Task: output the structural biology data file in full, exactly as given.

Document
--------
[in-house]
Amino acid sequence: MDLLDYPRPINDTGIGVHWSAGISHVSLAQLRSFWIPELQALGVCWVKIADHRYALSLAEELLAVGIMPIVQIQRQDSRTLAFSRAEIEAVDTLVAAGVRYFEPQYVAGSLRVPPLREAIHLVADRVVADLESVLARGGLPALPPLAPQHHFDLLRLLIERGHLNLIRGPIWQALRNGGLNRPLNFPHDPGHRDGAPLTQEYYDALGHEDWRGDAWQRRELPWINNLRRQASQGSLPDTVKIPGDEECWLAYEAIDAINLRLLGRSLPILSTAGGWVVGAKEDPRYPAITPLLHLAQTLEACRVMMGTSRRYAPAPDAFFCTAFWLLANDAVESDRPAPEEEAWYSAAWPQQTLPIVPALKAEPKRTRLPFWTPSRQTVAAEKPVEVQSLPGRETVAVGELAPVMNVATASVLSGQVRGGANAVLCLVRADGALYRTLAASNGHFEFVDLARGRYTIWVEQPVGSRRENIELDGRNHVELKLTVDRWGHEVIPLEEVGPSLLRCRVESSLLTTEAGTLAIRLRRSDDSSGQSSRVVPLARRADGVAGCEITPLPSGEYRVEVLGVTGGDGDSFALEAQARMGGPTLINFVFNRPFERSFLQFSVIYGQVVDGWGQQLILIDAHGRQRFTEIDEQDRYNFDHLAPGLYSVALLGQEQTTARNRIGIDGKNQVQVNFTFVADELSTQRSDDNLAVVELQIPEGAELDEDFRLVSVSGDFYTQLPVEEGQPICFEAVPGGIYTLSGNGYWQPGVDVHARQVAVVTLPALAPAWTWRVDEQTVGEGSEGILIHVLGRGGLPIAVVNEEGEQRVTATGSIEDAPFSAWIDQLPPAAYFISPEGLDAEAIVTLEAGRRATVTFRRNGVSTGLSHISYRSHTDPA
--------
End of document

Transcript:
[in-house]
Amino acid sequence: MDLLDYPRPINDTGIGVHWSAGISHVSLAQLRSFWIPELQALGVCWVKIADHRYALSLAEELLAVGIMPIVQIQRQDSRTLAFSRAEIEAVDTLVAAGVRYFEPQYVAGSLRVPPLREAIHLVADRVVADLESVLARGGLPALPPLAPQHHFDLLRLLIERGHLNLIRGPIWQALRNGGLNRPLNFPHDPGHRDGAPLTQEYYDALGHEDWRGDAWQRRELPWINNLRRQASQGSLPDTVKIPGDEECWLAYEAIDAINLRLLGRSLPILSTAGGWVVGAKEDPRYPAITPLLHLAQTLEACRVMMGTSRRYAPAPDAFFCTAFWLLANDAVESDRPAPEEEAWYSAAWPQQTLPIVPALKAEPKRTRLPFWTPSRQTVAAEKPVEVQSLPGRETVAVGELAPVMNVATASVLSGQVRGGANAVLCLVRADGALYRTLAASNGHFEFVDLARGRYTIWVEQPVGSRRENIELDGRNHVELKLTVDRWGHEVIPLEEVGPSLLRCRVESSLLTTEAGTLAIRLRRSDDSSGQSSRVVPLARRADGVAGCEITPLPSGEYRVEVLGVTGGDGDSFALEAQARMGGPTLINFVFNRPFERSFLQFSVIYGQVVDGWGQQLILIDAHGRQRFTEIDEQDRYNFDHLAPGLYSVALLGQEQTTARNRIGIDGKNQVQVNFTFVADELSTQRSDDNLAVVELQIPEGAELDEDFRLVSVSGDFYTQLPVEEGQPICFEAVPGGIYTLSGNGYWQPGVDVHARQVAVVTLPALAPAWTWRVDEQTVGEGSEGILIHVLGRGGLPIAVVNEEGEQRVTATGSIEDAPFSAWIDQLPPAAYFISPEGLDAEAIVTLEAGRRATVTFRRNGVSTGLSHISYRSHTDPA